Summary: The Centro is a good, easy to use smartphone. Features such as the touch screen, expansion of storage and the ability to get your email on the move go a long way to making this an incredibly desirable product. It's let down though by a sense that the thinking behind it didn't go far enough, to market a mobile to the mid-teens through twenties and not include the ability to turn an mp3 into a ringtone is just shortsighted.
Pros: Touch Screen, Full qwerty keyboard, fast mobile web browsing, flight mode, better than average battery life, very expandable via app downloads, loads of accessories available, cheap
Cons: Limited amount of included software, screen goes to sleep too quickly, can't actually turn the thing off completely.
Conclusion: Call it "My First Smartphone." With the Palm Centro—basically a Treo 755p crammed into a smaller case—price is its best selling point. This is the most smartphone you can get for $99 with a service contract.
Pros: Palm OS is fast and easy to use. Good phone. Lots of IM and e-mail options.
Conclusion: The Verizon version of Palm's best-selling Centro is a virtual clone of the 3G-capable Sprint version, giving subscribers a low-cost, quality smartphone that's a powerful alternative to most feature phones at this price—even if the company has already declared its OS dead.
Pros: Good voice quality. 3G support. Excellent PIM and document-editing features. Works well with both PCs and Macs.
Cons: No Wi-Fi, GPS. Bluetooth. No IM client. Palm OS is on life support.
Excerpt: When the courier came and dropped off the box on my doorstep a short while ago, my brother asked me what I was going to review now. I told him that it was an unlocked Palm Centro. He immediately responded by asking, “Palm still makes cell phones?
Conclusion: We still really like the Palm Centro, but prefer the CDMA version for its 3G data. The device feels great in your hand, call performance was admirable and as a smartphone there isn’t anything it can’t do. This phone is aimed at the “tweener” crowd- the 16-29 year olds who have never owned a smartphone- but given the robust support for both multimedia and business applications and the fantastic form-factor this phone should appeal to anyone interested in the Palm OS.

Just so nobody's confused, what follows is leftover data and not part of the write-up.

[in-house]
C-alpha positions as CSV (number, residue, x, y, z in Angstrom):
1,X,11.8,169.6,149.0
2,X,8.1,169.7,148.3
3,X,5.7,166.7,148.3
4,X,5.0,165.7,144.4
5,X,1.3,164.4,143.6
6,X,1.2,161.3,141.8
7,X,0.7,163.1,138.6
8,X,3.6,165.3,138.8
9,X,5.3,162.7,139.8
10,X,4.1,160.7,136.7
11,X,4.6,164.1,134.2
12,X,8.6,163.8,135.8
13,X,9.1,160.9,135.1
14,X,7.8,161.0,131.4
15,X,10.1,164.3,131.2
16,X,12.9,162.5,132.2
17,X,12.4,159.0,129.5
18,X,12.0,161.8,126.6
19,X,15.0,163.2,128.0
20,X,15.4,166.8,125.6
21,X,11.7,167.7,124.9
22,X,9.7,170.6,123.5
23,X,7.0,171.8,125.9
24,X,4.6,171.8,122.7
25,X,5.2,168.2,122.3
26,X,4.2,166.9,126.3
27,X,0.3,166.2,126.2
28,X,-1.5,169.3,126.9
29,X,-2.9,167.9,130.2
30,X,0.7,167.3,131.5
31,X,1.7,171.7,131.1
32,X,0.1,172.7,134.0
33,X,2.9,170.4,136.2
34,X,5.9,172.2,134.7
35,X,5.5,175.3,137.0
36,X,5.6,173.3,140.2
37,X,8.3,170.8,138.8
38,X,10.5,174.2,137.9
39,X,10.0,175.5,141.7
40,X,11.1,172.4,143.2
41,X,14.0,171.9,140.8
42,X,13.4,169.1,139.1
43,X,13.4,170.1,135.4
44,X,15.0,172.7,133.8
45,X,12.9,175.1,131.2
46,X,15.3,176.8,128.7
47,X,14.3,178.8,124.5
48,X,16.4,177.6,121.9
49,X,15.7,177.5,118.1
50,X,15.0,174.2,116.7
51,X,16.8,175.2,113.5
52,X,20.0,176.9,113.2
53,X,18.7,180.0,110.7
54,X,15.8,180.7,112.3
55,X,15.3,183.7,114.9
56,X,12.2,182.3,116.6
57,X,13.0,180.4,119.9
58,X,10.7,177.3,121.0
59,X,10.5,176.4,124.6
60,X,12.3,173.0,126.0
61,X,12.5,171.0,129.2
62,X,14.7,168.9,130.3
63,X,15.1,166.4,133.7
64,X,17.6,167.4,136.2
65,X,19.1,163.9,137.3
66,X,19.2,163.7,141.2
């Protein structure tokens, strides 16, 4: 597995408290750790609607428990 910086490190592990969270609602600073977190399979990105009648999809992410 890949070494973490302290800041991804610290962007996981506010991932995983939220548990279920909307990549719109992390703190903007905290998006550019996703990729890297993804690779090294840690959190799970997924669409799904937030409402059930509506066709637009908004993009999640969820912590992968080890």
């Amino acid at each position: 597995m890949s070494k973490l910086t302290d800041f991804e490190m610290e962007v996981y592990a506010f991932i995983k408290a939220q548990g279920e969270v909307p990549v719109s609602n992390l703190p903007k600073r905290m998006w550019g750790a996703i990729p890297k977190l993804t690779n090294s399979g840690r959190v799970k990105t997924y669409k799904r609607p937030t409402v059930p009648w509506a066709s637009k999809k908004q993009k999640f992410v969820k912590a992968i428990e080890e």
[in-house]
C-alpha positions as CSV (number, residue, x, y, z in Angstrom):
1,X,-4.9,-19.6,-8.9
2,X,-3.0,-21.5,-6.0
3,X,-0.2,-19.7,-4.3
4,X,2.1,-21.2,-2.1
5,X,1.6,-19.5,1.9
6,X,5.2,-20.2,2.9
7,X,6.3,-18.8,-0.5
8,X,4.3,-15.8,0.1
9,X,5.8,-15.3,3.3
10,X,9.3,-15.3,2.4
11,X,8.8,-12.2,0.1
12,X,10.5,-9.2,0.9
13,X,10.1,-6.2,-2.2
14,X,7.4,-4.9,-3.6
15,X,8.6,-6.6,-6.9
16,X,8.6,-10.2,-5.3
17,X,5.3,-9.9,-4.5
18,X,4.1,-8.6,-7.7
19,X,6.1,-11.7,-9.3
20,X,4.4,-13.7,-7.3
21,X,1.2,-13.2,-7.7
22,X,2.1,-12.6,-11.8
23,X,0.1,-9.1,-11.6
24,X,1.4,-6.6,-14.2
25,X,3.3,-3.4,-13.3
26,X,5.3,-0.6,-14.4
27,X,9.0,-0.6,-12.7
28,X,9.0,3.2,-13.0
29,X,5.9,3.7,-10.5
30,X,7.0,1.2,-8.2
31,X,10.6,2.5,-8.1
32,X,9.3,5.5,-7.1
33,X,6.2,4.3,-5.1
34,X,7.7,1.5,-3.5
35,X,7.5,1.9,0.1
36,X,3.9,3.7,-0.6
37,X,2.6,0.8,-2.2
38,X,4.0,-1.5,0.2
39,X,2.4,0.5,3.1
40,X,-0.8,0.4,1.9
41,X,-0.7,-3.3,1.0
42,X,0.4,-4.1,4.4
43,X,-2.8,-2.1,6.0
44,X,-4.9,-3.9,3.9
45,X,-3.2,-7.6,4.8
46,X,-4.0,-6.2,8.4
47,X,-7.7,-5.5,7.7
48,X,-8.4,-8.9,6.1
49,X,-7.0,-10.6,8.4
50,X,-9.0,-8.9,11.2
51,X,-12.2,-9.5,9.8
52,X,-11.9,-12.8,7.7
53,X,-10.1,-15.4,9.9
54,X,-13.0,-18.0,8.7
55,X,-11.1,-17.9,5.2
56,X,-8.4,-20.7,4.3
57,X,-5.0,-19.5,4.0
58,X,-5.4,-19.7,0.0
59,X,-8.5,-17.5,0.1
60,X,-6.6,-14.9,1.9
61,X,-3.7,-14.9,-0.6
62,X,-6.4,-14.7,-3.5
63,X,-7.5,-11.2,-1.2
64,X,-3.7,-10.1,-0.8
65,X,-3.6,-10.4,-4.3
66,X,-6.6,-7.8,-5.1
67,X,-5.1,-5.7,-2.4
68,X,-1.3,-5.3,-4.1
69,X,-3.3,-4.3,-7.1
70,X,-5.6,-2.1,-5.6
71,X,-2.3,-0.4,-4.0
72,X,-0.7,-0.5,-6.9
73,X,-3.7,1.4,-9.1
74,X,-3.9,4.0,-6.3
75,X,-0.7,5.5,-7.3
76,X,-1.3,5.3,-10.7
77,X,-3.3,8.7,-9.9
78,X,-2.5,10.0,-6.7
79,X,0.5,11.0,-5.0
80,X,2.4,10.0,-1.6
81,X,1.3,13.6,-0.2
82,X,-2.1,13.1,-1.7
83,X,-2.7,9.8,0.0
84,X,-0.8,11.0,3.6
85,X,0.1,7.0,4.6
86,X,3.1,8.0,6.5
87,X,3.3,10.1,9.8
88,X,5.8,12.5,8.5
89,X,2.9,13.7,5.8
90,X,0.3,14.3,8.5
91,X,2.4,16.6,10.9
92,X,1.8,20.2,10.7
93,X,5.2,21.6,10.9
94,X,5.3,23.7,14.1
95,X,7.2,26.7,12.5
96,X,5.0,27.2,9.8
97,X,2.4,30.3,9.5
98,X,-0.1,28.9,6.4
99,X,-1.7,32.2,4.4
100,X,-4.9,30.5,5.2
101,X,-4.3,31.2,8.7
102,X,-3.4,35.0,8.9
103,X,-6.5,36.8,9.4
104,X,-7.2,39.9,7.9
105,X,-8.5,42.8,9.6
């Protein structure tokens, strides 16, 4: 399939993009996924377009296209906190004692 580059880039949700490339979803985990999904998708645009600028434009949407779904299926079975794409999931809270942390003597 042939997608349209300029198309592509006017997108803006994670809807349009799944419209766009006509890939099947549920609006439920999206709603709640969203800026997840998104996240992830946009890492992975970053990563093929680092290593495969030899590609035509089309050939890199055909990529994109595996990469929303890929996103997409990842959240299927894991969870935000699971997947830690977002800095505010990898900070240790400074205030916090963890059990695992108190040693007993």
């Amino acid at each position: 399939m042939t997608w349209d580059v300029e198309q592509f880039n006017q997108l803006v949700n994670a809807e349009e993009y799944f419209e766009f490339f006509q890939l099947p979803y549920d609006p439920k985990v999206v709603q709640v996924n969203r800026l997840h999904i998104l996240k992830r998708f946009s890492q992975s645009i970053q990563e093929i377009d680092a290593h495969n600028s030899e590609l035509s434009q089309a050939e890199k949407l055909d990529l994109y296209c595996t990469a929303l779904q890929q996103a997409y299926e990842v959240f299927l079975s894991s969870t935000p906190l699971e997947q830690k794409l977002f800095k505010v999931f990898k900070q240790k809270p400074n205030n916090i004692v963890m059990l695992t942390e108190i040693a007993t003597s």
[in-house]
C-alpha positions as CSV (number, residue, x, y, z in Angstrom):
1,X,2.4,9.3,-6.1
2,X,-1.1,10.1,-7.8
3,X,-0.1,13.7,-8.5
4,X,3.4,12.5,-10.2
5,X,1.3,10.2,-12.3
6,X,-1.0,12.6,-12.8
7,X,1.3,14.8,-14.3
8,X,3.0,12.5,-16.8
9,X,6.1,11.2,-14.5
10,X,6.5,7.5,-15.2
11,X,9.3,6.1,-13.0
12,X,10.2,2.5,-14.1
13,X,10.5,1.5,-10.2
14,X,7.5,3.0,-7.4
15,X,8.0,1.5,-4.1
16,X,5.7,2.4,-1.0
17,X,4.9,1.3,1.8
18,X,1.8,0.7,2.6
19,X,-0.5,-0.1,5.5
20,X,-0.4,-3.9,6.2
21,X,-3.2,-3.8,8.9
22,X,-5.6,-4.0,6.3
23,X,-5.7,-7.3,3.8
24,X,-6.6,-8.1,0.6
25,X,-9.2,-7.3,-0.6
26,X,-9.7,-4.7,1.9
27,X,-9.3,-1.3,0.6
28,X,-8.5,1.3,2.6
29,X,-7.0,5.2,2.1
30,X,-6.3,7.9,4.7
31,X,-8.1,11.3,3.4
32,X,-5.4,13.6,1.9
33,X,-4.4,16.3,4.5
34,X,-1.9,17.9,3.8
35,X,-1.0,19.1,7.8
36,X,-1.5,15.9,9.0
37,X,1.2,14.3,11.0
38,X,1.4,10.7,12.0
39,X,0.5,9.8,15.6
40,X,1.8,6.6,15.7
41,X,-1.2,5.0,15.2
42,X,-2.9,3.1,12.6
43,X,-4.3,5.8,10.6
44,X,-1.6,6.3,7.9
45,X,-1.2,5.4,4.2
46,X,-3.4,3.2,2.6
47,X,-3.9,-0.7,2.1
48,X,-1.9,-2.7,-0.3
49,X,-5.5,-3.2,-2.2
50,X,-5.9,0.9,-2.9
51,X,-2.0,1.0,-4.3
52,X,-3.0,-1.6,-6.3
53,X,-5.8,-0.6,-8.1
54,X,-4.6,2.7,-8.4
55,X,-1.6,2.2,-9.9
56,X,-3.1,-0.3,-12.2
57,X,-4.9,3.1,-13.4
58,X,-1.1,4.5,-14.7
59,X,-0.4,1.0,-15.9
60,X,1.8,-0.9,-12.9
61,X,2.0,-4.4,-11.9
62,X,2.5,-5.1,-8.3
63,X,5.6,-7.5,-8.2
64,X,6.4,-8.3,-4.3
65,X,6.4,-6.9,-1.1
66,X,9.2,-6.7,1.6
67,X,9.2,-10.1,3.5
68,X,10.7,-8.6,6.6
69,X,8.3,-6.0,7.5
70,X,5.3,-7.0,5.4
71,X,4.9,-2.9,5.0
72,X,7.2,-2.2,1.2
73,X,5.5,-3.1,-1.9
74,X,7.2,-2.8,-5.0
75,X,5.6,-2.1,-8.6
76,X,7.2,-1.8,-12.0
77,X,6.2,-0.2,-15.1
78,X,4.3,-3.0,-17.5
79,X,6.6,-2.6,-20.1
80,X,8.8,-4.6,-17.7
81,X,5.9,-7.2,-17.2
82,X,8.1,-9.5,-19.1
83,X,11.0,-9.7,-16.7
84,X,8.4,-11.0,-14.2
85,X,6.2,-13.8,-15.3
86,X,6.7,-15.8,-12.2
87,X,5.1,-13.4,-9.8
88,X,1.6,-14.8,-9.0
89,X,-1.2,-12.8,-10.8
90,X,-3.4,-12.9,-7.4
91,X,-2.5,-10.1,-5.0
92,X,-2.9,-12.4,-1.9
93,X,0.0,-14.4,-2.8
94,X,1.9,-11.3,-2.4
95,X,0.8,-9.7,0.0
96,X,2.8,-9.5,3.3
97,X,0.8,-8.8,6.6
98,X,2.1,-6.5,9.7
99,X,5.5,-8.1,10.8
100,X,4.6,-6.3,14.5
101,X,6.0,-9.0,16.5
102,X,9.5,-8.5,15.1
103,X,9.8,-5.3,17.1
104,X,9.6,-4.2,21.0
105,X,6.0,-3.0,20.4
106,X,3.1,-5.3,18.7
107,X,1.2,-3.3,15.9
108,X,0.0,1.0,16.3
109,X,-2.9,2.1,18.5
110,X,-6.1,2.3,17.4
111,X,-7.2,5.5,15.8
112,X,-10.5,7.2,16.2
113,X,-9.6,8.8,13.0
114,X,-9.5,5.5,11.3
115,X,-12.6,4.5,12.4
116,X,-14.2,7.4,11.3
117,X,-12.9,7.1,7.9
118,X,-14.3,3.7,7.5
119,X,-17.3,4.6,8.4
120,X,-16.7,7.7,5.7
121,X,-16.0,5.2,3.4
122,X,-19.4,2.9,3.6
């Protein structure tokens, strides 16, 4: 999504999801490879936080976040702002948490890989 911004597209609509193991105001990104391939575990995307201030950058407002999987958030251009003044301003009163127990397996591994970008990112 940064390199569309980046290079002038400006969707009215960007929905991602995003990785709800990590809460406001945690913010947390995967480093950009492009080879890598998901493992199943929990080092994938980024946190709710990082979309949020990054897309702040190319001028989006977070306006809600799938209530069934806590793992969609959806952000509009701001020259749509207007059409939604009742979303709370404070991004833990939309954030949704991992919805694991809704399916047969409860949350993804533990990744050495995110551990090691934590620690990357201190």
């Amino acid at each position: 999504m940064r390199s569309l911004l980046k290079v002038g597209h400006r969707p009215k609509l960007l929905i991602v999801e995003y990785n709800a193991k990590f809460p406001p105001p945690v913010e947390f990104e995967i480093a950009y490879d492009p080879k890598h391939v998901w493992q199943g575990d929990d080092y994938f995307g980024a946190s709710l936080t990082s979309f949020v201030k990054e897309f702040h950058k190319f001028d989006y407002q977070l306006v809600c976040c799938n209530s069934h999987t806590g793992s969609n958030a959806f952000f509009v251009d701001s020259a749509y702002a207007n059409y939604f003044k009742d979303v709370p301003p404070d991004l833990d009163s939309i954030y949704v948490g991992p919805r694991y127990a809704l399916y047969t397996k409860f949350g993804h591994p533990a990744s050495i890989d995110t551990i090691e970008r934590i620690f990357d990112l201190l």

Pros: Great size, Low price point, Full-featured Palm OS device, Easy to use, Good phone performance
Cons: Palm OS is stable, but boring, Lack of 3G data
Excerpt: Like Blackberry, Palm has established itself as a generic term for any Smartphone geared towards businesspeople. Over the past couple year’s mainstream consumers also began wanting more than the average, stripped down cell phone. (Indeed, 2007 could be called the year of the Smartphone.) From feel to easy-of-use, Palm seems to be gunning directly for this audience with its new Centro. It is cute and colorful – perhaps too much so for the traditional Palm customer.
Pros: Light and compact, easy setup; solid Internet and music access; nice camera
Cons: Tiny keys; strange control stick; small screen for stylus
Conclusion: The Centro isn't a revolutionary, cutting edge device. But in its own way, it's starting a quiet revolution: this is the first touch screen PDA or smartphone to sell for only $99 at introduction. And it covers all the basics well: good phone quality, web browsing, messaging and email (including push email) along with MP3 playback support (once you get a hold of a stereo headset).
Pros: Affordable, compact, sturdy. Screen isn't that bright but it's sharp and higher resolution than US Windows Mobile PDA and smartphones.
Cons: No 3G for fast data. No stereo headset in the box tarnishes the out of the box music experience and no A2DP stereo Bluetooth headset support.
Summary: The Centro is definitely an interesting concept, and it represents a new target market for Palm. It's not perfect, but on the whole this is a nifty device that is tailored well to its demographic.